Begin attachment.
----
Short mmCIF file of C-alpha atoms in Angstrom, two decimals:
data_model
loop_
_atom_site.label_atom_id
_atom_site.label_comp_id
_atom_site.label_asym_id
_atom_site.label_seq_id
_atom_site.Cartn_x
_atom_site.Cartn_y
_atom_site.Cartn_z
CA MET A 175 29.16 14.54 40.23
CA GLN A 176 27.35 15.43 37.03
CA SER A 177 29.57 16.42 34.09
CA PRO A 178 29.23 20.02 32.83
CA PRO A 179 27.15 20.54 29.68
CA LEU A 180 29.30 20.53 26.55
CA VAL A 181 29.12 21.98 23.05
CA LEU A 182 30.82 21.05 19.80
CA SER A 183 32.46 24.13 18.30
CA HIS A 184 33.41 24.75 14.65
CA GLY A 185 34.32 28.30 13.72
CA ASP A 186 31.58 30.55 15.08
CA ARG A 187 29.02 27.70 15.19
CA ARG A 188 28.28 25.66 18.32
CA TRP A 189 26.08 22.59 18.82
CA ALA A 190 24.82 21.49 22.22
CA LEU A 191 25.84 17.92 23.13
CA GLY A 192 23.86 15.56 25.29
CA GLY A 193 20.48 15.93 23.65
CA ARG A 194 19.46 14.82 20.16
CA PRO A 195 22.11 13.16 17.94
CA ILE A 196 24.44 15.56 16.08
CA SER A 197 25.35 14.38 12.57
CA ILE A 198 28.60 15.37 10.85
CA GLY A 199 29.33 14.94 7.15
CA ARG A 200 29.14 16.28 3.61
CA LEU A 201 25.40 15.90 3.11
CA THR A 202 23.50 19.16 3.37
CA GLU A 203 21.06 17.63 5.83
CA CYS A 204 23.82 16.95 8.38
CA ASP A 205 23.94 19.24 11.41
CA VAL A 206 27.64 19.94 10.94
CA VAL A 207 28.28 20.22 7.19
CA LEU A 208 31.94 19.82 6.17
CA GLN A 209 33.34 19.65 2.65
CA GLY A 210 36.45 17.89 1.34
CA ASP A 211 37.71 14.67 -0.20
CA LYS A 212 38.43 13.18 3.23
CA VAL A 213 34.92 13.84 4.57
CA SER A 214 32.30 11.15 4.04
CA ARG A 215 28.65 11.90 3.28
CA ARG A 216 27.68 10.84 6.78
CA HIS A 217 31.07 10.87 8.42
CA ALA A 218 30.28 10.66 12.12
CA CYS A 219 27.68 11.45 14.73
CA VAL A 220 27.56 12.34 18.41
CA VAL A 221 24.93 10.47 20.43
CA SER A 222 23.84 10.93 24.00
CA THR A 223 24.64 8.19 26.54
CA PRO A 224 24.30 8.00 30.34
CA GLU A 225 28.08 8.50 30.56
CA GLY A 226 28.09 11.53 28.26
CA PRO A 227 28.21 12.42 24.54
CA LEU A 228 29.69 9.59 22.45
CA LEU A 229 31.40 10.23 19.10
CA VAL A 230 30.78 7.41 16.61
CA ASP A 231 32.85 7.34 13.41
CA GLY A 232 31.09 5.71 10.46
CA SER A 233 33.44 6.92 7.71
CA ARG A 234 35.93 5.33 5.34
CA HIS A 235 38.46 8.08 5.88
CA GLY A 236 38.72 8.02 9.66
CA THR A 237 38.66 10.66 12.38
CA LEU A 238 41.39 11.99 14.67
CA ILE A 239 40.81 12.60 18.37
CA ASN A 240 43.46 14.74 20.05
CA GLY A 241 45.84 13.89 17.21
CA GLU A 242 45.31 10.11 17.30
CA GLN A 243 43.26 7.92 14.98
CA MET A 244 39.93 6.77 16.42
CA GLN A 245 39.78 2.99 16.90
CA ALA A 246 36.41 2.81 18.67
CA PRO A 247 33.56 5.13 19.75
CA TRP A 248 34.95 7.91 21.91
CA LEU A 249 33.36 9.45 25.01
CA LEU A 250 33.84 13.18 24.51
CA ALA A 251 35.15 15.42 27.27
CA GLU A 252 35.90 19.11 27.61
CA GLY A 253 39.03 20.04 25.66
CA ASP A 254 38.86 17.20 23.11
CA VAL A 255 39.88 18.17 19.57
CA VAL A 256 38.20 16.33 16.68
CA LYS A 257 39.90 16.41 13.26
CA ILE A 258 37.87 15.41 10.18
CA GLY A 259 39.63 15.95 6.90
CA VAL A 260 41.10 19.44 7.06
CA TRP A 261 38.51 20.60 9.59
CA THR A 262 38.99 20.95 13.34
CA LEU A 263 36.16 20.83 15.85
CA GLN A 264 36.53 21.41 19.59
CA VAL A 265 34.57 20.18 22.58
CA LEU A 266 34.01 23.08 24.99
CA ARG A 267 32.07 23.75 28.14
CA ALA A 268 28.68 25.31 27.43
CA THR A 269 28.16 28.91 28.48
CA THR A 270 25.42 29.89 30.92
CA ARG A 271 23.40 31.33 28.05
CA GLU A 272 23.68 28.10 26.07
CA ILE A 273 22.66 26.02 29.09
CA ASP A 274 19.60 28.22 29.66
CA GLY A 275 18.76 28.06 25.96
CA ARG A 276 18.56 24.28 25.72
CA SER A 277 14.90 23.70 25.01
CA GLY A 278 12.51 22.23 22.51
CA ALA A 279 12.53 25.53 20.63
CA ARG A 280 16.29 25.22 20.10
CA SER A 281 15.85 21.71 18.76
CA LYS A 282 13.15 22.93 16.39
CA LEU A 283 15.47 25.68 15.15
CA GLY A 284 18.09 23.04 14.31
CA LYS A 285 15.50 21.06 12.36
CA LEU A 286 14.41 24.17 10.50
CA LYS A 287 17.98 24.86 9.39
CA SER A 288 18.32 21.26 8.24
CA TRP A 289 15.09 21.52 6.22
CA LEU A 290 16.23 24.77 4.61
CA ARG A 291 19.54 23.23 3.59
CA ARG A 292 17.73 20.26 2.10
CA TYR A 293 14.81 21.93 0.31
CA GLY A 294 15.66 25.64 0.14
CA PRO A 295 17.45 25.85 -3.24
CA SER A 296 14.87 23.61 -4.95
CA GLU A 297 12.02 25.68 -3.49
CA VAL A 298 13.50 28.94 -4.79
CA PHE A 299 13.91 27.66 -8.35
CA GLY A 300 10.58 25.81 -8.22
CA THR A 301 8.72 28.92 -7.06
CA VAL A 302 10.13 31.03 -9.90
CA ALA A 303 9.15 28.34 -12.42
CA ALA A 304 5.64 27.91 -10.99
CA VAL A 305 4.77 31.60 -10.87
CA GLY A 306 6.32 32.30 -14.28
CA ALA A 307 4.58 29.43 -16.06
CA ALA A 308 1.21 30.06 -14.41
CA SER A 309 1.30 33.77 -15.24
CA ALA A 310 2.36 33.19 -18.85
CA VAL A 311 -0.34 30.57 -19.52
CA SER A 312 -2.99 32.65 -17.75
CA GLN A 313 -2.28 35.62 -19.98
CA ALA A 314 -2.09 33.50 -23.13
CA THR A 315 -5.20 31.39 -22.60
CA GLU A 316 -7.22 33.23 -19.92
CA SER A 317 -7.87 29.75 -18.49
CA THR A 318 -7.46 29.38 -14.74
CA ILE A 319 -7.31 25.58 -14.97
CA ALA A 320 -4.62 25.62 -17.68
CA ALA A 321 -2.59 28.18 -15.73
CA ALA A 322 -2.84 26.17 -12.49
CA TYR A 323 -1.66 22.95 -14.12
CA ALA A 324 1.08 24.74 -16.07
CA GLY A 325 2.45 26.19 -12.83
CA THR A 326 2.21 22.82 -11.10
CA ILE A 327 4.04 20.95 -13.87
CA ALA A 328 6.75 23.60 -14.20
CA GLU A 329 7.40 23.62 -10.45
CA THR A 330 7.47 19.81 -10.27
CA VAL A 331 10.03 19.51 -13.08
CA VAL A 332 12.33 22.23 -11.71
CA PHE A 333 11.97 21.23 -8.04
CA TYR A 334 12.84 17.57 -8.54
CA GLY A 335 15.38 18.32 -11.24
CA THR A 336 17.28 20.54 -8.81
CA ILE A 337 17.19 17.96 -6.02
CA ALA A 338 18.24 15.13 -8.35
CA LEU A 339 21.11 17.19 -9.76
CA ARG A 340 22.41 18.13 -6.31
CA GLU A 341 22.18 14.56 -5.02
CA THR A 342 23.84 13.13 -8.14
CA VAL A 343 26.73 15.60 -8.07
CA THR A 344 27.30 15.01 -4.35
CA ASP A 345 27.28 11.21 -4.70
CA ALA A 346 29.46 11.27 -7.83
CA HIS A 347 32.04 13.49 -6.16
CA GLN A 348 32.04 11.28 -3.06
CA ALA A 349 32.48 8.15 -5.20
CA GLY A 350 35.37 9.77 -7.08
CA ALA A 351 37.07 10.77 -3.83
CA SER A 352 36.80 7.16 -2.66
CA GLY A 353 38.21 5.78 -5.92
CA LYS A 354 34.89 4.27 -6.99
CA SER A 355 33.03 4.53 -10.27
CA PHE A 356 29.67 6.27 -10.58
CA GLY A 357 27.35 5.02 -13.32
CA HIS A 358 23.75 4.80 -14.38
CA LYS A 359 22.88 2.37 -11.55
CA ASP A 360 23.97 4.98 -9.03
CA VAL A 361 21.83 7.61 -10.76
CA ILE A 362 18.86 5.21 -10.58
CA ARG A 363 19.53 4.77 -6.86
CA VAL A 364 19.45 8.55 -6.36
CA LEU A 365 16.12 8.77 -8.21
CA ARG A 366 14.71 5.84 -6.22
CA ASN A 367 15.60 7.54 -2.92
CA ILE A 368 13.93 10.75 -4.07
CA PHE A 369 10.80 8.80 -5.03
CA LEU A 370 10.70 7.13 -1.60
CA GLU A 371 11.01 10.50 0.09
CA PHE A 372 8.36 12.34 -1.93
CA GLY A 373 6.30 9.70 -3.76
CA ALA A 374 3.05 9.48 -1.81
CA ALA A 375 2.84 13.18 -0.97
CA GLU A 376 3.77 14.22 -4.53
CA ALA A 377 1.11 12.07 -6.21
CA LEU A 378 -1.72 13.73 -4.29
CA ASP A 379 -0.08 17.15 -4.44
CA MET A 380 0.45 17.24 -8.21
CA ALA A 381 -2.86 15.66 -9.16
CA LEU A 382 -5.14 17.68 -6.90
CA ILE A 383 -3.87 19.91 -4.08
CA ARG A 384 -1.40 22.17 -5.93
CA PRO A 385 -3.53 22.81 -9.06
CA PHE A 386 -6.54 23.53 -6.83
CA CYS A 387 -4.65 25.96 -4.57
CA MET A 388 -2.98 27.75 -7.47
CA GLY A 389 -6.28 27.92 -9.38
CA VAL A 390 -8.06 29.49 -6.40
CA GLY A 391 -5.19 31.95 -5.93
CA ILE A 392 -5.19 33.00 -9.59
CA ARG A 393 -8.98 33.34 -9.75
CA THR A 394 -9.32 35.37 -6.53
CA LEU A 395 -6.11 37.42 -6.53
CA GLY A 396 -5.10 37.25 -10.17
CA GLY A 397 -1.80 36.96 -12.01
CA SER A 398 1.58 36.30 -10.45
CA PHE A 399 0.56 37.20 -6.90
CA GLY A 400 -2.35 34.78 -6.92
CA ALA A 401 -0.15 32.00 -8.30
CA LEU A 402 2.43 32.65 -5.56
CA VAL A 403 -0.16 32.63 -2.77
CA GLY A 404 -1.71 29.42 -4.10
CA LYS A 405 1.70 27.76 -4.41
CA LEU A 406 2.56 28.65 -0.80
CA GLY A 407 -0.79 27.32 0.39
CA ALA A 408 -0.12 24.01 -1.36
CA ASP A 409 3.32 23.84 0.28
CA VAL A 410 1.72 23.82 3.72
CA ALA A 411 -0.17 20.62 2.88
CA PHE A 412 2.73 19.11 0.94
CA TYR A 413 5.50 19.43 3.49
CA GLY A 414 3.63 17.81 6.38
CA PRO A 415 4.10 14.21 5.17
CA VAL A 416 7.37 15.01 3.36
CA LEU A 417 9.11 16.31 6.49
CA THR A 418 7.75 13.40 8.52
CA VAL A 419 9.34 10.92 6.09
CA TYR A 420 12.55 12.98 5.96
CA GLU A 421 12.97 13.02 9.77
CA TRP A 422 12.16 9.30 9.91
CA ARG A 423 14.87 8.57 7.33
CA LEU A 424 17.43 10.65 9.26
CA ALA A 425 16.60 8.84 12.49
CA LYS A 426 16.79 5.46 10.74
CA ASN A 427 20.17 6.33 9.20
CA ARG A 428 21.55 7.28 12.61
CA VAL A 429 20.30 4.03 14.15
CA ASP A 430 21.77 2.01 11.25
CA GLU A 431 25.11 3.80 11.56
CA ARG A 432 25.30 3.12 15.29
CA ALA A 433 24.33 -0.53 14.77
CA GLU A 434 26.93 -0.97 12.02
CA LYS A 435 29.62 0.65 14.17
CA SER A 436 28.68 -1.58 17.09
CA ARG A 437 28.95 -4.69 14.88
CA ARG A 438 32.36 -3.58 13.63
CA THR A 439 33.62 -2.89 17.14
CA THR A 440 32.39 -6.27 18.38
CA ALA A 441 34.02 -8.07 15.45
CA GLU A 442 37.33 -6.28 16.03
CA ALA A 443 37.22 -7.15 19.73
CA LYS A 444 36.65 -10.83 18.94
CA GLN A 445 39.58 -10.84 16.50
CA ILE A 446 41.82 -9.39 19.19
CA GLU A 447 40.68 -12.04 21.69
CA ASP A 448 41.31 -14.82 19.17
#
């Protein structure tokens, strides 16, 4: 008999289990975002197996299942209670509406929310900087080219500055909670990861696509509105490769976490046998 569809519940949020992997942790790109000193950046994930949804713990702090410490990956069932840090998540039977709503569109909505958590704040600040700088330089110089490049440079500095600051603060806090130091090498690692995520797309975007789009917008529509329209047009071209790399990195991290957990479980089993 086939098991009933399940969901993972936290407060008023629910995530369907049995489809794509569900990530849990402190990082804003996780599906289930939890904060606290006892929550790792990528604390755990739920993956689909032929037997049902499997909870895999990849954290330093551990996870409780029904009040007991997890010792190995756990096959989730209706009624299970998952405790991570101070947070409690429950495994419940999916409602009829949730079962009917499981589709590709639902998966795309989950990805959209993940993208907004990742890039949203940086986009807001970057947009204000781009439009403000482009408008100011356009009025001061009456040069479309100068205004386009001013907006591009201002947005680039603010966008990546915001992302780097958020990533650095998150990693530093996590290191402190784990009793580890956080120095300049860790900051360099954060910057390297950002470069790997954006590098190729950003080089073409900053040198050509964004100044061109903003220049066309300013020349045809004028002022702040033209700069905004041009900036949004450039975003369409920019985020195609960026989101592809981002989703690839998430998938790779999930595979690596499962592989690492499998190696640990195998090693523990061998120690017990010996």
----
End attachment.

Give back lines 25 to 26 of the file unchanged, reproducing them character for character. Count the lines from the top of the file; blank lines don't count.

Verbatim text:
CA TRP A 189 26.08 22.59 18.82
CA ALA A 190 24.82 21.49 22.22